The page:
LINCOLN — Several Nebraska state senators say they aim to strengthen advance warnings for people at risk of losing their homes, farms and businesses over delinquent property taxes.

The lawmakers said they were troubled by a story in The World-Herald last week that showed how investors buying treasurer’s tax deeds have been able to take properties from elderly Nebraskans without proof that the owners received advance notification.

The story also explained how lawmakers passed stronger notification requirements in 2012, only to later put those measures on hold.

“We need to make sure the person who owns the property has notice that they could lose the property,” said Sen. Matt Williams of Gothenberg. He said he plans to introduce a bill to fix the problem during the legislative session that begins Jan. 9.

The issue involves the complex system in which county treasurer’s offices sell tax liens against land parcels delinquent on property taxes. Investors who buy the liens can acquire the properties after a three-year waiting period and by sending a notice in a certified letter and publishing the notice in a newspaper in the county where the property is located.

The law, however, has no requirement to ensure that property owners actually understand they are in jeopardy of losing their properties. The World-Herald showed how the law allowed at least one investor to take properties from people who said they never received the notices and didn’t realize they were behind on taxes until it was too late.

The newspaper also explained how lawmakers strengthened notification requirements in 2012 by requiring notices to be served in an envelope stating in large print “UNLESS YOU ACT YOU WILL LOSE THIS PROPERTY.” But they put the enhanced notice measures on hold in 2014 and again in 2017 by passing amendments slipped into bills with little discussion or debate.

During those same years, Lincoln attorney Randy James, through his company Vandelay Investments, spent $75,000 to lobby the Legislature. James then continued to use the lax notification regulations in obtaining homes and farms for pennies on the dollar.

Earlier this year, the Nebraska Supreme Court ruled that James complied with the law in acquiring a $1.1 million farm near North Platte for about $50,000 in taxes and interest. The court upheld the transaction, even though the doctor who treated the 94-year-old woman who owned the farm testified she suffered from mental decline after a series of mini-strokes.

“It needs to stop,” said Sen. Mike Groene of North Platte.

The senator said he received calls last week from constituents upset about the issue. One wanted to know why senators approved amendments that made it easier for properties to be acquired through tax deeds.

Groene said it can be a challenge for senators to understand all potential ramifications of every amendment to every bill, especially in omnibus legislation. He said he plans to support stronger notification requirements and wants to see an emergency clause attached to the bill so it takes effect as soon as the governor signs it.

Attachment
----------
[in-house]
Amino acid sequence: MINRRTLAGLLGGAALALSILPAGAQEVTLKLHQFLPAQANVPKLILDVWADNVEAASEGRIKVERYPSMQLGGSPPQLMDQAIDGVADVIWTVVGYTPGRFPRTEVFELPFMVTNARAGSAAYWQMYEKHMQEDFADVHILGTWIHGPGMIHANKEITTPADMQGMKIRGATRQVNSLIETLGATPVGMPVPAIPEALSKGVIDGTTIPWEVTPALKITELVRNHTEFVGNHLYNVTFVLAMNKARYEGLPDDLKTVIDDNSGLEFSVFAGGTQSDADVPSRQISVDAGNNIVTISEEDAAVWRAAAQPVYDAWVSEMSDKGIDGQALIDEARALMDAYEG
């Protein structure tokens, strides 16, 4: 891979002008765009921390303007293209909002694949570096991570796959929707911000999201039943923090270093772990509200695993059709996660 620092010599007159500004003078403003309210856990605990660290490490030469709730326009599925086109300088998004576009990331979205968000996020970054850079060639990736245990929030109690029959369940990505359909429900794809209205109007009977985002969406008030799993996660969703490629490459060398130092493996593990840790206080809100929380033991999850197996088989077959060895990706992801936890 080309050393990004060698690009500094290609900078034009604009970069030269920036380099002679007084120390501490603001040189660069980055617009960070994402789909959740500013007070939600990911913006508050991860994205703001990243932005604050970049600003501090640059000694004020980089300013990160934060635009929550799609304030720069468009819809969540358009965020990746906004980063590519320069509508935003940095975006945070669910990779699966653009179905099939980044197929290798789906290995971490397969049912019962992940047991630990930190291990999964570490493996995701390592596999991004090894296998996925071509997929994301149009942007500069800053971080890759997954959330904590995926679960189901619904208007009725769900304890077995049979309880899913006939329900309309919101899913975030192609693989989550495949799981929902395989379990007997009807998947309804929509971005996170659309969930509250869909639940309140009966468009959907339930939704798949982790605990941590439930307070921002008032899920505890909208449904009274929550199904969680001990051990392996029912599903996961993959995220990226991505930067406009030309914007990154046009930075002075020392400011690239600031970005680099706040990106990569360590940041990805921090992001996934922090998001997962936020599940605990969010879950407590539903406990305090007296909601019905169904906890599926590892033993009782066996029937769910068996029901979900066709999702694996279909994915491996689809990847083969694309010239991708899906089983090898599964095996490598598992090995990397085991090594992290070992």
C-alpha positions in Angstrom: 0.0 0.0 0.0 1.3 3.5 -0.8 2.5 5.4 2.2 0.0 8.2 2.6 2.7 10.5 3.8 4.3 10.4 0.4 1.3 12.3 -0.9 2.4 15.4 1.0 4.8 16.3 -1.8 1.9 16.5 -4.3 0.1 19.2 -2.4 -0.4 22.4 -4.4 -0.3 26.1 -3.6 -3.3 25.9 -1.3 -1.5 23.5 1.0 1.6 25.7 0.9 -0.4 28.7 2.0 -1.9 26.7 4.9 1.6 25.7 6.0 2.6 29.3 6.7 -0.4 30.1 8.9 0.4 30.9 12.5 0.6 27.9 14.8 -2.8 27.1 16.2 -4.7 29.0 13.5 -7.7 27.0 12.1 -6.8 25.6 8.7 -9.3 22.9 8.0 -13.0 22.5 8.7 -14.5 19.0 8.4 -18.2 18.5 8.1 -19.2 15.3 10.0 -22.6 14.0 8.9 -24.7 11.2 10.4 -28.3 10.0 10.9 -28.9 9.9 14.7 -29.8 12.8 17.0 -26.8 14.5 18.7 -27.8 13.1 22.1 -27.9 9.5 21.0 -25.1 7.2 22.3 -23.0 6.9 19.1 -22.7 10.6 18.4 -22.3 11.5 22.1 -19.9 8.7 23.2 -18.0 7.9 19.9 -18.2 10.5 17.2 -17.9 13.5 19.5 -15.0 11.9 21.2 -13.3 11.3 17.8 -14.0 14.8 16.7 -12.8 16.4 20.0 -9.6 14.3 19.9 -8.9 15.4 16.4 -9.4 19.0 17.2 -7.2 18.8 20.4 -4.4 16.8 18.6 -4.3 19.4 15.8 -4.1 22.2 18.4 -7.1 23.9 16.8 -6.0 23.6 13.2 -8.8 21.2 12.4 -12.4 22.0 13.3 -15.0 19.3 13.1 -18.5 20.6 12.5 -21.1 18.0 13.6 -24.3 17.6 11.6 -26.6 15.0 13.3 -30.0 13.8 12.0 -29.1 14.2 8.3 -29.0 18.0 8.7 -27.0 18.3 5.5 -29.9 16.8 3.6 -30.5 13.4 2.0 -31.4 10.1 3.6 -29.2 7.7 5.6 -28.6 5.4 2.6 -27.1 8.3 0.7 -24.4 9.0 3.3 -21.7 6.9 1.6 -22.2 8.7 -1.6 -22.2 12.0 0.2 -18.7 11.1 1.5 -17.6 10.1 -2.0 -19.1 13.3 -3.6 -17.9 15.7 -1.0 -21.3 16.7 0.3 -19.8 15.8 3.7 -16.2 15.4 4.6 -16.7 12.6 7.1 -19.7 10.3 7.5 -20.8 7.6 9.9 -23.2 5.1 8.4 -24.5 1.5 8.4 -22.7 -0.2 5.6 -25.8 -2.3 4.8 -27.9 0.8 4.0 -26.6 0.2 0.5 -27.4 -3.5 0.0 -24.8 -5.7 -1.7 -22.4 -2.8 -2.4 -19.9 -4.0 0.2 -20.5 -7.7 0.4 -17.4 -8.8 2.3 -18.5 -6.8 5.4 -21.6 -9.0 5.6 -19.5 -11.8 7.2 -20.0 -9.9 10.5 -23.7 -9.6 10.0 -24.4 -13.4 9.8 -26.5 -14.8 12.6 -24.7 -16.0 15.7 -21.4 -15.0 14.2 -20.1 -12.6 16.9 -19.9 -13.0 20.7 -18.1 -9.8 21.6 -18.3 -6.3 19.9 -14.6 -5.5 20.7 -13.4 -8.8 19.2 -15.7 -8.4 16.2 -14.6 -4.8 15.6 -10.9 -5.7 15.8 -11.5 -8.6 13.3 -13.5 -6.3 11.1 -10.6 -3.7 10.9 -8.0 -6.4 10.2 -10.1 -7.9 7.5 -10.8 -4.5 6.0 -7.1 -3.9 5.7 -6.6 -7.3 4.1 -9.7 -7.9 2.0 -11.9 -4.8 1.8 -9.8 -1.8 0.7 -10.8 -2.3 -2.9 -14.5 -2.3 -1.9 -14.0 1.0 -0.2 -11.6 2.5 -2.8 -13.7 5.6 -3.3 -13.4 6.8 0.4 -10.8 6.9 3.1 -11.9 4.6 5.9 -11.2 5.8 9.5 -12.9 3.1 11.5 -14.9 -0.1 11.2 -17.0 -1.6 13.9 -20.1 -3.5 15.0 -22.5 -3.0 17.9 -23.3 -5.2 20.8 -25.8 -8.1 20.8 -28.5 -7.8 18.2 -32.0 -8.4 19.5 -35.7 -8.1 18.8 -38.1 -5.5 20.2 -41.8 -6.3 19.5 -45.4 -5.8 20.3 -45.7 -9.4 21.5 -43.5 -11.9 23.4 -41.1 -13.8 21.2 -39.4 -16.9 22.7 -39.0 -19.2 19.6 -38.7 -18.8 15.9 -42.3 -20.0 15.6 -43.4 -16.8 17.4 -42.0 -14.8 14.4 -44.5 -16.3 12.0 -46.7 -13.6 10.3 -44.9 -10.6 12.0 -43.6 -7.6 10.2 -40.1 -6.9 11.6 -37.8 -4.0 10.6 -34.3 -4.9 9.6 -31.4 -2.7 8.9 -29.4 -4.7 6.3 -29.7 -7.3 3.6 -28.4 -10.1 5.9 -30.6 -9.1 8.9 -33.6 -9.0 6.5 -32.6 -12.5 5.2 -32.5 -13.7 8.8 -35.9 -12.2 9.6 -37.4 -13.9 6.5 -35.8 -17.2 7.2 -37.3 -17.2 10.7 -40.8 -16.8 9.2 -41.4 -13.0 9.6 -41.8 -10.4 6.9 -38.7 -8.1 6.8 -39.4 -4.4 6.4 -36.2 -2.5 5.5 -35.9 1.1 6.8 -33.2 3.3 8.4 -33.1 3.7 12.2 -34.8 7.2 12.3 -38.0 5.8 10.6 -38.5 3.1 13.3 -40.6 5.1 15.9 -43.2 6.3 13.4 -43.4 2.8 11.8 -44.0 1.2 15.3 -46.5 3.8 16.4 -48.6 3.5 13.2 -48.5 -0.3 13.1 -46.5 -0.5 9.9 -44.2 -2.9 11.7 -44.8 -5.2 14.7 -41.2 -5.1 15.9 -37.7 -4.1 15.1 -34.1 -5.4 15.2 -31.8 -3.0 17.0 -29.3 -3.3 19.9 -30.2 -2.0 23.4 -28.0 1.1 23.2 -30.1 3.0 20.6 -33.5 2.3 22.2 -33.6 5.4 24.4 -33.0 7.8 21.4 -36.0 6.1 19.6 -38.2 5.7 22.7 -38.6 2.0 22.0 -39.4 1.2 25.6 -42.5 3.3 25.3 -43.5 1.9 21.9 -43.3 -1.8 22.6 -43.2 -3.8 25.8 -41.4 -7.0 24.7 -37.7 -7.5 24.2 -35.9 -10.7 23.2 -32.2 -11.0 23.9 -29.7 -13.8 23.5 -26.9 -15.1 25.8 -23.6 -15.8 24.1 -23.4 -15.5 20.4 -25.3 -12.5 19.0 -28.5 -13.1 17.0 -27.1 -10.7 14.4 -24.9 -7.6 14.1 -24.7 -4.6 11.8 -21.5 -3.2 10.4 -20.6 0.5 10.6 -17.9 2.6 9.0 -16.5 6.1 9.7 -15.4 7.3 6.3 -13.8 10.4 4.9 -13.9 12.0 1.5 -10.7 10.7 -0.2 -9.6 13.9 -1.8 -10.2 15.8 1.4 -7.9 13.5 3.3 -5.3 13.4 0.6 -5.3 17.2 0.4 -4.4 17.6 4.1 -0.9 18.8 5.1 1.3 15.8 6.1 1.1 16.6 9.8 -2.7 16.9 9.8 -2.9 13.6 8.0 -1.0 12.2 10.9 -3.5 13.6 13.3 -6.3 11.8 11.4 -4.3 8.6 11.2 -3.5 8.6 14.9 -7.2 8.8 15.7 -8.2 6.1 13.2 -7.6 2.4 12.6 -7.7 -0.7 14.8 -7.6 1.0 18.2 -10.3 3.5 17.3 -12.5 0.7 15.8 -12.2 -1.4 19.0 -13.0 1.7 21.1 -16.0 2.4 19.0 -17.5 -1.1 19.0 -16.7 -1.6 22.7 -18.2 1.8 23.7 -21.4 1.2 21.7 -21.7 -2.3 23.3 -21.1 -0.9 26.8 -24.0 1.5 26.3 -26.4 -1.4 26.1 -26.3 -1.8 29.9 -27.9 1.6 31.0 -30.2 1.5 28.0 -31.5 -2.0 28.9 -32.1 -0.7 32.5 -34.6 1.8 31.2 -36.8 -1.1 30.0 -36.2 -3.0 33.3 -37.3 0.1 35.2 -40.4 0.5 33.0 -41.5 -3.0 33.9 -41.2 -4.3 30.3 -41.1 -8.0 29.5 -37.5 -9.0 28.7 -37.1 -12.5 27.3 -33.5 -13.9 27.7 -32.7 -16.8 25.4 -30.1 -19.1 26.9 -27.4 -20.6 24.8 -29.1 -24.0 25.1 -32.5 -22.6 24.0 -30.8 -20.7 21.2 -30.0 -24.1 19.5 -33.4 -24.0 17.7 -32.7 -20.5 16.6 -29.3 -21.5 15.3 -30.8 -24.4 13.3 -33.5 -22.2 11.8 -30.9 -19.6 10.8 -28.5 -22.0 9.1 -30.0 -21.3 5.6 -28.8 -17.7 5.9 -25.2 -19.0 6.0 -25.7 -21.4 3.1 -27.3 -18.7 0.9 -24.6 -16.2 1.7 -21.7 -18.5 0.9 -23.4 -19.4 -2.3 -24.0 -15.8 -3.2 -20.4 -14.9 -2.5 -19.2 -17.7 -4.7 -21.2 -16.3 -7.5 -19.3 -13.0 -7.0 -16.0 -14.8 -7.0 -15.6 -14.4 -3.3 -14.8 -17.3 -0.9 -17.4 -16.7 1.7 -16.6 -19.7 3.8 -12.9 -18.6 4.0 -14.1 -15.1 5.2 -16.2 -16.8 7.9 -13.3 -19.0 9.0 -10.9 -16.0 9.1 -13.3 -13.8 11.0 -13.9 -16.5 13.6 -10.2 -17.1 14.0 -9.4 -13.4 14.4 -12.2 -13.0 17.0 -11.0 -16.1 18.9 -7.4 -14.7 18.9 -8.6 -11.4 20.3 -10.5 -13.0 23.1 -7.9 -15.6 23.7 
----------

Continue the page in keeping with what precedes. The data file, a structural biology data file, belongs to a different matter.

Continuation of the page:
James, the owner of Vandelay Investments, has not responded to messages left by the newspaper.

Meanwhile, a $60,000 home near Ravenna that Vandelay acquired for $500 in back taxes plus interest is in the district of Sen. Williams. The home is owned by a 73-year-old disabled military veteran who said he didn’t receive notice from either James or the county until it was too late.

The Gothenburg senator said he believes there is still a need for treasurer’s tax deeds to help counties collect delinquent taxes. He also said he’s concerned that simply repealing tax deeds could further swamp overburdened courts with foreclosure cases.

But, Williams said, he wants to come up with a solution to make sure owners know they need to pay their delinquent taxes and interest or lose their properties.

Douglas County leads the state with about 3,500 tax lien sales every year. Dennis Rookstool, property tax manager at the Douglas County Treasurer’s Office, said some owners simply ignore the notices, and some walk away. But he has seen cases where others fall through the cracks and lose their homes.

It’s in no one’s interest to kick people out on the streets, especially when they have the money to pay their taxes, Rookstool said. But he’s not convinced warning envelopes alone will solve the problem. Rather, he argued for some degree of judicial oversight.

“I think you could put flashing lights and a siren on the envelope, and some people would ignore it,” he said. “And there’s so much mail fraud these days, what are people supposed to believe? That’s a reason to move it into a judicial setting.”

Sen. Curt Friesen of Henderson said his father nearly lost a small parcel of farm ground because he didn’t receive tax notices from the county for years. Luckily his father saw the notice published in a local paper in time to act.

“I feel bad when an elderly person gets taken advantage of,” he said. “That’s just not right.”

Sen. Burke Harr of Omaha, who introduced the amendments that suspended the enhanced notification requirements, said he was trying to enable a compromise reached by tax deed investors and county officials.

“I wish I had handled it differently,” said Harr, who is leaving the Legislature because of term limits. “But I’m confident my brothers and sisters in the Legislature will handle it appropriately.”

Robin Wisner of Ames, Iowa, who was on the losing end of the court decision in the $1 million farm case, said last week that he’s encouraged to hear that lawmakers plan to act. He hopes others don’t have to go through what he and his family did.

“I was wondering how people sleep at night when they let things like this happen,” he said. “That’s unconscionable.”

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